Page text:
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EDITIONS
Tuesday, 5 November, 2002, 17:08 GMT
28 Days Later
28 Days Later

Newsnight Review discussed the new horror film "28 Days Later" on Friday 1st November 2002.

Writer Alex Garland and Director Danny Boyle have created a movie about a raging virus about to wipe out Britain.

(Edited highlights of the panel's review)


KIRSTY WARK:
Mark, six digital video cameras. Is it a good zombie movie?

MARK KERMODE:
Well I liked it, as somebody who once thought of Danny Boyle as the future of the British film industry I was very disappointed by the mainstream American meanderings of The Beach.

This seemed like him coming home to good old British values of anger, hatred, loathing and paranoia. It's a good nasty horror movie. Britain was once the great creator of horror films.

It's not technically a zombie movie, although it's clearly the work of somebody who has seen all the Living Dead and Romero movies, has read HG Wells, has watched those TV disaster soaps like Survivors and Threads, and basically cannibalised that body of science fiction and spewed out something different.

On the one hand, you have the video format which Boyle has managed to do something exciting with. He has a very kinetic, very frenetic style. Those cameras are lightweight and you can get an enormous sense of movement with them.

KIRSTY WARK:
Tom Paulin, London laid as wasteland, silent dead streets. It was quite an affecting start?

TOM PAULIN:
Absolutely. I thought a tremendous start, the silence of this deserted London. It was like the Spielberg, which from our point of view was post-September 11th, Minority Report.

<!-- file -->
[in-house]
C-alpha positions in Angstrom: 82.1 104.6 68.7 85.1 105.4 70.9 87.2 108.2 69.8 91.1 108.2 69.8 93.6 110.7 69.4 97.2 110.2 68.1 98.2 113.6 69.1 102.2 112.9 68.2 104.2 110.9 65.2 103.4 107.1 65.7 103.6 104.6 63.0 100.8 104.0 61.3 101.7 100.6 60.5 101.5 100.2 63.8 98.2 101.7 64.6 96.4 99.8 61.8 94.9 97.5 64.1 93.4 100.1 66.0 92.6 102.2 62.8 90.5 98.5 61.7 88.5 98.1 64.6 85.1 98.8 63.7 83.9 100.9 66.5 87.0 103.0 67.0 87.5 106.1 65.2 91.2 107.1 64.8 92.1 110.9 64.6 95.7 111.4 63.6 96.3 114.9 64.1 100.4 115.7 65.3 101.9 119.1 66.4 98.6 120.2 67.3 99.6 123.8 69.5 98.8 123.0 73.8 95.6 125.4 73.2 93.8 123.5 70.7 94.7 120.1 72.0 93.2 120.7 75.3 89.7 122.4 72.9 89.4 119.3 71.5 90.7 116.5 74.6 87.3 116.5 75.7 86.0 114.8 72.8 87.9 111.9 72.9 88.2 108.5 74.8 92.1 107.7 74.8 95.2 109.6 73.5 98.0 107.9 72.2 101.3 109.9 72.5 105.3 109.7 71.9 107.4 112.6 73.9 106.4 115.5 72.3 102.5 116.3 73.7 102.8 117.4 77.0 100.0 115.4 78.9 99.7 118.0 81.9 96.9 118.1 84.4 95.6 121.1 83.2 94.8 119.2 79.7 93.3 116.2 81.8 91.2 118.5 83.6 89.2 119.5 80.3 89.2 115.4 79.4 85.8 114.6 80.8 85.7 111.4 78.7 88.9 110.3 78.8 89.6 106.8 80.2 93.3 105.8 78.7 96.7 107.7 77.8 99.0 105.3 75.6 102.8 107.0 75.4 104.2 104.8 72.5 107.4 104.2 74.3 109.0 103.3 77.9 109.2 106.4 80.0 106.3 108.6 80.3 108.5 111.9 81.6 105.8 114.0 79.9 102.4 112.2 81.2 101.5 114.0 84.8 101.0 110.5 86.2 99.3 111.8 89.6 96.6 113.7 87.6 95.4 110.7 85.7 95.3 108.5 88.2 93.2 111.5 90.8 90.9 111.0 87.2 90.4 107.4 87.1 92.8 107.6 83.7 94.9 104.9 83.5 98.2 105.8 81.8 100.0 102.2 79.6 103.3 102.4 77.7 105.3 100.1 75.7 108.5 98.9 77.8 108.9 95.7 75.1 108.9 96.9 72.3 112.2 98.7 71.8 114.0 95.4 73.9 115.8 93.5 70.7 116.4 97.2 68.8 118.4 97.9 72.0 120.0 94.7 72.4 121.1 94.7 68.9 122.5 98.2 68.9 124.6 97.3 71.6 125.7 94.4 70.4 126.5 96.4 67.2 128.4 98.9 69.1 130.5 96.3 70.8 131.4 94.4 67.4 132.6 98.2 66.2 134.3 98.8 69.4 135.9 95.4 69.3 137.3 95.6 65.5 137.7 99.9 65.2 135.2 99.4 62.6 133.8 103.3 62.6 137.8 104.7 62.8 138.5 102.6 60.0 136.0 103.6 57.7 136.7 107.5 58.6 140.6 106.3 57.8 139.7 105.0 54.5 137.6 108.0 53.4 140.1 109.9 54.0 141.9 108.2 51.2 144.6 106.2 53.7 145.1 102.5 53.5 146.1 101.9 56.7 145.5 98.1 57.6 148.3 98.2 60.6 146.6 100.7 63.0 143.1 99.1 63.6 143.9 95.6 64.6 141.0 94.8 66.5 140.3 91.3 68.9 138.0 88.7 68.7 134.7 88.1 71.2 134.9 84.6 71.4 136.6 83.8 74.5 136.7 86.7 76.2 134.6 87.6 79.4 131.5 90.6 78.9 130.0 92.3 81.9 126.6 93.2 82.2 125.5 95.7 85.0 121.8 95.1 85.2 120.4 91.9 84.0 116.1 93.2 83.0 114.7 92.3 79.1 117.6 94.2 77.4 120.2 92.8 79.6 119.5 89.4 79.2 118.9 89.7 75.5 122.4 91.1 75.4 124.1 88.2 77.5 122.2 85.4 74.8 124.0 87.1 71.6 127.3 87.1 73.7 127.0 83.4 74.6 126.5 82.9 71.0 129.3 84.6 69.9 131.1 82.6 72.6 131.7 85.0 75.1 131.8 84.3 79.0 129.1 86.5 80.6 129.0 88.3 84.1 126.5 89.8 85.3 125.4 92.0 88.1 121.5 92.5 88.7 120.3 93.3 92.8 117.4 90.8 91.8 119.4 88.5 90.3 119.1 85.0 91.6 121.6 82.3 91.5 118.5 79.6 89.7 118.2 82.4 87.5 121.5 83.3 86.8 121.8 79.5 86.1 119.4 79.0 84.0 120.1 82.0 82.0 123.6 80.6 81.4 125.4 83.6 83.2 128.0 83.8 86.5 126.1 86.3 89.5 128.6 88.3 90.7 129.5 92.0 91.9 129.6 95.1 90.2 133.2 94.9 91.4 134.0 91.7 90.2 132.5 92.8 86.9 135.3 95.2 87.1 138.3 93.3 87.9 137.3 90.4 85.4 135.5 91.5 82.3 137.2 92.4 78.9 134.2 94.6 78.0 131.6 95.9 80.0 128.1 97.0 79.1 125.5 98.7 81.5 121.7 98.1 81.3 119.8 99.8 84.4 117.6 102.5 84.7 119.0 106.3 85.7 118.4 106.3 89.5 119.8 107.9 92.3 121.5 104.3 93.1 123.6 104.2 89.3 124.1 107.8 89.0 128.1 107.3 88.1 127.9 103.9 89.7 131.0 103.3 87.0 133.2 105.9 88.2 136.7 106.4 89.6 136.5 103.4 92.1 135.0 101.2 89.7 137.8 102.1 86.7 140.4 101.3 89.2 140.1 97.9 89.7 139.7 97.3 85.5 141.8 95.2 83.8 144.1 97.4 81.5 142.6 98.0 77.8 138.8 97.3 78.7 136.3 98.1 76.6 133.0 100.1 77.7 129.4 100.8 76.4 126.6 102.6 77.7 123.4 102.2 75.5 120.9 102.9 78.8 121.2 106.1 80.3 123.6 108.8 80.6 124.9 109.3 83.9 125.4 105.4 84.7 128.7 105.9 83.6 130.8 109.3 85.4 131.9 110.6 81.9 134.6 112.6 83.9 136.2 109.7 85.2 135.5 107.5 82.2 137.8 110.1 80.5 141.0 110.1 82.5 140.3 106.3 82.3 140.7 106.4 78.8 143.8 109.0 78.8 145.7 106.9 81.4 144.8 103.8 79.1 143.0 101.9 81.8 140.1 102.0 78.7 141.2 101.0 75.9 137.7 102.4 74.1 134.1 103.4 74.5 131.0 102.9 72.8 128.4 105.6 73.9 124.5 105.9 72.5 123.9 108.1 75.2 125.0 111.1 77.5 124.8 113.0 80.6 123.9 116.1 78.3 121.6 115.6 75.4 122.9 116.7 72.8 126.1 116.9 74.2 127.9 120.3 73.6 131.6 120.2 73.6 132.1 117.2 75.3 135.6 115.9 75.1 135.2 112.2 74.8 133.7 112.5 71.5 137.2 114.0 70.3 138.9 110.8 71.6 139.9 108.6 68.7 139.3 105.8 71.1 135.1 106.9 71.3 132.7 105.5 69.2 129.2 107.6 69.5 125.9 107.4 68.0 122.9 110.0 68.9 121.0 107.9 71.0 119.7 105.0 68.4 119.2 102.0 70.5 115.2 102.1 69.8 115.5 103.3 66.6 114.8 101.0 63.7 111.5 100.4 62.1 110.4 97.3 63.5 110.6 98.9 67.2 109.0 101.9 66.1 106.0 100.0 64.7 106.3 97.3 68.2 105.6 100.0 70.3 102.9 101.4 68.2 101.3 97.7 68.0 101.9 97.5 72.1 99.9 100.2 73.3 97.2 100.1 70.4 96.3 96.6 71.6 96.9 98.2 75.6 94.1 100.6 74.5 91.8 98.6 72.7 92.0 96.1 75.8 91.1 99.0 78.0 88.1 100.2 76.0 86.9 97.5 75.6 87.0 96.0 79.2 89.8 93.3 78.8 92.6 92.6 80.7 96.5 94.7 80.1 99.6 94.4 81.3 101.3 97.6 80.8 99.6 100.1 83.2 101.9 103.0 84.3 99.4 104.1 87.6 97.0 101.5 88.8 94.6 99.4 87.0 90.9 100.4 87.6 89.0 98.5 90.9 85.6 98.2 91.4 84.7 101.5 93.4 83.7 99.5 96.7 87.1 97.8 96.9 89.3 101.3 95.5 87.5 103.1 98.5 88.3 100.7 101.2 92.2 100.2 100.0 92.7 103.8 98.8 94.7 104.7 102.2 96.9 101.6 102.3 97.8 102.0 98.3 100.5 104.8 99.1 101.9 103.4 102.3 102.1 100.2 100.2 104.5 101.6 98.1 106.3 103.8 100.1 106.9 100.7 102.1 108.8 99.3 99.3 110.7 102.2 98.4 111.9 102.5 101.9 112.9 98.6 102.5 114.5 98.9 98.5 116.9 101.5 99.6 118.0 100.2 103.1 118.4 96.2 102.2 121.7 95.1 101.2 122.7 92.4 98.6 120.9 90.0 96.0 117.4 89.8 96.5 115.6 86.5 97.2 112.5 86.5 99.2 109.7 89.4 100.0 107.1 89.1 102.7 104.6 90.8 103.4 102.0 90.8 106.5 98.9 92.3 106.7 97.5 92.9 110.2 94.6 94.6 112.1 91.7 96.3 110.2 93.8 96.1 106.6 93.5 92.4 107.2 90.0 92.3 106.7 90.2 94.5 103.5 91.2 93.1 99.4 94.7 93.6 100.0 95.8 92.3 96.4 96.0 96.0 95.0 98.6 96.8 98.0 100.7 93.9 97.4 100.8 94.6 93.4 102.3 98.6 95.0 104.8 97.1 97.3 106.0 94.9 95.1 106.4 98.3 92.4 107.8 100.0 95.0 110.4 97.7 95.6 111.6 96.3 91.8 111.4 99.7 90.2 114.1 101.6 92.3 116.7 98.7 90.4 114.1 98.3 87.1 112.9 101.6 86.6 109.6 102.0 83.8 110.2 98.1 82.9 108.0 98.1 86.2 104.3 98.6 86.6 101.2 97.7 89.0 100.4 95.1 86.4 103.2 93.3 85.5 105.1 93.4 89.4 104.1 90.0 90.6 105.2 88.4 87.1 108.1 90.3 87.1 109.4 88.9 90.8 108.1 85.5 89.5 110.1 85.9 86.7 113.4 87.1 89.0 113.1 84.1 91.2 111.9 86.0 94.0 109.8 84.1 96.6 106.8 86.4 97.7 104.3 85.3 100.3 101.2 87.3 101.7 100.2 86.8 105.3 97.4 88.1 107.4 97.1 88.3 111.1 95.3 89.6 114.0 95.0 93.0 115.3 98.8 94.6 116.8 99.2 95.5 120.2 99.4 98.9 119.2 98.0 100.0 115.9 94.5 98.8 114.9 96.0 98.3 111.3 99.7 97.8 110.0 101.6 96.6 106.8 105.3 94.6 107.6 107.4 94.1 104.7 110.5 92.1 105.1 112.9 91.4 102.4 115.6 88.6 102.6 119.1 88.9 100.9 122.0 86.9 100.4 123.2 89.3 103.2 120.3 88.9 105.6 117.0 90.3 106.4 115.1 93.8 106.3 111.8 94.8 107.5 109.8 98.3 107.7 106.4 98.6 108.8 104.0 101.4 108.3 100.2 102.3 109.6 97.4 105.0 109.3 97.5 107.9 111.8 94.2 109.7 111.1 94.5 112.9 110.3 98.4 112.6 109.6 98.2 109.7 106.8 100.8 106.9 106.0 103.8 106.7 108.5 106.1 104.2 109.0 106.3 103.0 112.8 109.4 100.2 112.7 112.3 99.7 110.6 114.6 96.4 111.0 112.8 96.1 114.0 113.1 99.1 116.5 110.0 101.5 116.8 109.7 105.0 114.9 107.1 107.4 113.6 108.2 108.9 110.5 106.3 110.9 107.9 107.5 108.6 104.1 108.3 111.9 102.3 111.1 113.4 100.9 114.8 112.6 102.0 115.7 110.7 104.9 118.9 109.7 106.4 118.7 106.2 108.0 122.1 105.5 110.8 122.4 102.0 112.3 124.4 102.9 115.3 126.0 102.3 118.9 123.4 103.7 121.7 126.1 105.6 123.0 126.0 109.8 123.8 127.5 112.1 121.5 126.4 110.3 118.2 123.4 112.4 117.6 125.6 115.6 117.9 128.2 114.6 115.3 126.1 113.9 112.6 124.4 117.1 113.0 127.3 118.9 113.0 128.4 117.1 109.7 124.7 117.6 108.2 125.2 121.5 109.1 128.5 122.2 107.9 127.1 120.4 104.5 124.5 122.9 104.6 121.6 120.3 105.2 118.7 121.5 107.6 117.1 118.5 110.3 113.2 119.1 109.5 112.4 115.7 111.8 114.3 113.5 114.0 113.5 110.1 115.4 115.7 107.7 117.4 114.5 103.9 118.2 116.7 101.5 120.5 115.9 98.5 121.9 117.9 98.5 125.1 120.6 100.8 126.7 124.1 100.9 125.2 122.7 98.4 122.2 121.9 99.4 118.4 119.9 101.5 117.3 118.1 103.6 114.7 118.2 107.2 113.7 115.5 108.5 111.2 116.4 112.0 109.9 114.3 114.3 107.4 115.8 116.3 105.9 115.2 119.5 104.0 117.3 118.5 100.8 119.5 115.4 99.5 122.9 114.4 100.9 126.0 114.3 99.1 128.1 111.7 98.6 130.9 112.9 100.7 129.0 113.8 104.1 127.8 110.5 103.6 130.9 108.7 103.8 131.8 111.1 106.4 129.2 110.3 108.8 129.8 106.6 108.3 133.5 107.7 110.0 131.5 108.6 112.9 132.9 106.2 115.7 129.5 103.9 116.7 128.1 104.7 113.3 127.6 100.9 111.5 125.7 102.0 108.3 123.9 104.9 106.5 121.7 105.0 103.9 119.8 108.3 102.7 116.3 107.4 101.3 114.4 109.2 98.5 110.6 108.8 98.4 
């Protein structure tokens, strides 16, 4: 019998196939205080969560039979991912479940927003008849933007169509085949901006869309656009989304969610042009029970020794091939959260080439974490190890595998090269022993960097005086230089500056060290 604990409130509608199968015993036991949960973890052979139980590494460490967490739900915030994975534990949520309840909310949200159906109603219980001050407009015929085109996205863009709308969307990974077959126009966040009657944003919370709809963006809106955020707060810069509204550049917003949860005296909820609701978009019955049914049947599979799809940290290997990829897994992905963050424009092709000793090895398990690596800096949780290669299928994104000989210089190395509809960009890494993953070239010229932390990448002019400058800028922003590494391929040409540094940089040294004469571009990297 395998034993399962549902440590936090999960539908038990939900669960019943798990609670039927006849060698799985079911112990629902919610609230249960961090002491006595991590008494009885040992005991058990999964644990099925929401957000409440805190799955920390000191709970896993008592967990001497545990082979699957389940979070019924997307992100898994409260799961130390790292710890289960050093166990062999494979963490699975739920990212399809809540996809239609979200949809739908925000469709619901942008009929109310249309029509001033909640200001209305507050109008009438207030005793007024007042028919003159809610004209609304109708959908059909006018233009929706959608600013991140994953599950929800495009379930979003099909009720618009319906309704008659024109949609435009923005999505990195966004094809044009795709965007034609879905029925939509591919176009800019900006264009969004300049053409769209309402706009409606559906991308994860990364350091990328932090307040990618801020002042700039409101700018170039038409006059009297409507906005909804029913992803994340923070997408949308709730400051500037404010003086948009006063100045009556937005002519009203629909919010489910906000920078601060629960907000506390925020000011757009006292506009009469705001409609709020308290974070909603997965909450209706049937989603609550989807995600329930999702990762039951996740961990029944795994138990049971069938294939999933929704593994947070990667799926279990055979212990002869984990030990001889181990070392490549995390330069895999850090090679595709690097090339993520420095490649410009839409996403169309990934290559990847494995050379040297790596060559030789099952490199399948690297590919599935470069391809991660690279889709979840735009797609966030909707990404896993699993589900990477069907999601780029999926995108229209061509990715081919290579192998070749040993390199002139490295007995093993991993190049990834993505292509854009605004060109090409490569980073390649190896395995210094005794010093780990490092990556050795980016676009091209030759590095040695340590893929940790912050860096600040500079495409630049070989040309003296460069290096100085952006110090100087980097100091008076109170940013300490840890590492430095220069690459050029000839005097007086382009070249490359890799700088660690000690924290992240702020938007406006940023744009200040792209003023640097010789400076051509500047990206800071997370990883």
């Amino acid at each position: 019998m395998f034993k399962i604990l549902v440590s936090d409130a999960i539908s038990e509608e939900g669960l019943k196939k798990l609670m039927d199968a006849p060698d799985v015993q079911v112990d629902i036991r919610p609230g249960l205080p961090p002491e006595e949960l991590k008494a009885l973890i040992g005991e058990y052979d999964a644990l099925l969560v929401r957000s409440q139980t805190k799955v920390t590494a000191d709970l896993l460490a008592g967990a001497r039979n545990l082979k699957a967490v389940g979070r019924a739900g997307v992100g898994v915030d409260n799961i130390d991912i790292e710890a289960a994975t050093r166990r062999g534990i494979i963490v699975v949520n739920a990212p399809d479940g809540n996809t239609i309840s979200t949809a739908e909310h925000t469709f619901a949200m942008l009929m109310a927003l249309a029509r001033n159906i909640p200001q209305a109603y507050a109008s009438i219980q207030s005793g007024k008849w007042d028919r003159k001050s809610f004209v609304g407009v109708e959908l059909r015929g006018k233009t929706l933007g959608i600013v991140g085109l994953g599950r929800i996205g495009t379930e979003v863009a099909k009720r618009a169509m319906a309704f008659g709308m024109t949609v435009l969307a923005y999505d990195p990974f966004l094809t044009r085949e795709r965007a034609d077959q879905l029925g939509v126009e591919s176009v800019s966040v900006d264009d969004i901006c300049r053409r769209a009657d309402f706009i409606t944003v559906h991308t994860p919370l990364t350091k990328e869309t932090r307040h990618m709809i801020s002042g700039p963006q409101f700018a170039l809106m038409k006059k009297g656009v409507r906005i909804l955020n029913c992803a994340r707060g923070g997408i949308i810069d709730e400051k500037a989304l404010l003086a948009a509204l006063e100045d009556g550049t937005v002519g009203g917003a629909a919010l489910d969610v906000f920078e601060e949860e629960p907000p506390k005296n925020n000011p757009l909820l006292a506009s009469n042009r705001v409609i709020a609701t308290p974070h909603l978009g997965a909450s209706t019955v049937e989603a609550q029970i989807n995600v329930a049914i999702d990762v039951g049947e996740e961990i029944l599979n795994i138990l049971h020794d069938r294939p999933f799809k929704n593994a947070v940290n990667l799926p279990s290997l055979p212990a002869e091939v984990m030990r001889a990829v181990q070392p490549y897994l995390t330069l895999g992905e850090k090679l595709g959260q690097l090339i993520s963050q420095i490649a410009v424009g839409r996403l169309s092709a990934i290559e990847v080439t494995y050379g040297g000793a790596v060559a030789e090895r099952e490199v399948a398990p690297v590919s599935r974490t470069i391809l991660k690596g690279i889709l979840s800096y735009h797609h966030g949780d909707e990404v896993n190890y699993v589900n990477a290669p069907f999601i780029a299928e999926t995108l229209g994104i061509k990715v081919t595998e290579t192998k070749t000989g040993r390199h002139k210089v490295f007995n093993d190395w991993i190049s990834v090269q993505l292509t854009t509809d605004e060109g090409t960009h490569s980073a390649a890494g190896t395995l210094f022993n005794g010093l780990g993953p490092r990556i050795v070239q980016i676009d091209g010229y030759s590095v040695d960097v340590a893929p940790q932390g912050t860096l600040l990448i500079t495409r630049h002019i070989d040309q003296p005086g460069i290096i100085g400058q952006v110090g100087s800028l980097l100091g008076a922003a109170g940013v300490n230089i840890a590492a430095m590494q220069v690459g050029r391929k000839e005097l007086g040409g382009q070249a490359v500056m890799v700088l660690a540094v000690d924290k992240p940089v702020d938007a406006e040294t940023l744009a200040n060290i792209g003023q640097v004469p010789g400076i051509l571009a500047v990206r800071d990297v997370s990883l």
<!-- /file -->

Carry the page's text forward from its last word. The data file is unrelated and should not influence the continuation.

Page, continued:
I thought it was very powerful, we got this post-modern anxiety we all feel. Third world war about to happen. Consumerism, end of the world quality. Marvellous.

KIRSTY WARK:
Germaine?

GERMAINE GREER:
I hated every minute of it. First of all, I didn't believe one word. Beginning with the Cambridge primate research laboratory where the animals were in tiny cages. The primates are treated better than the patients in local hospitals in Cambridge.

They lost me then. It got worse. Here is the guy who gets knocked off his bike, is unconscious for 28 days and he remembers the accident. The first piece of bullshit. Secondly, he picks up a newspaper that's going to explain to him what's happened, reads the headline and drops it.

It goes on like this. He is the stupidest hero in the history of film-making. And I will tell you something else, if this place was full of some rotten virus, we wouldn't get rescued. We would get nuked.

If this is as black or angry as it was supposed to be, it was just a B grade horror movie. Three-and-a-half million came from the Lottery fund. I am furious about this film. It's a piece of steaming schlock.

MARK KERMODE:
All the things you are taking issue with the whole of apocalyptic sci-fi. None of it wouldn't make any sense, The Omega Man wouldn't make any sense, Planet of the Apes wouldn't make any sense.

GERMAINE GREER:
What makes you thing that any of it does make sense?

MARK KERMODE:
Because it's a generic convention, in the same way, tragedy doesn't make sense. People about to commit suicide don't do Hamlet speeches about to be or not to be.

They have used a convention to redefine what the modern horror movie should be, and they have done it convincingly.

KIRSTY WARK:
There have been a few pelters for the dialogue. Did you think the dialogue was memorable?

TOM PAULIN:
I didn't mind about the dialogue at all. I just got increasingly worried about it. There is also a great parody of consumption. Wind farm was wonderful. Flower farm is brilliant.

KIRSTY WARK:
There is a lovely shot when they were going along the motorway and there were these wind farms.

GERMAINE GREER:
What was the point of it exactly?


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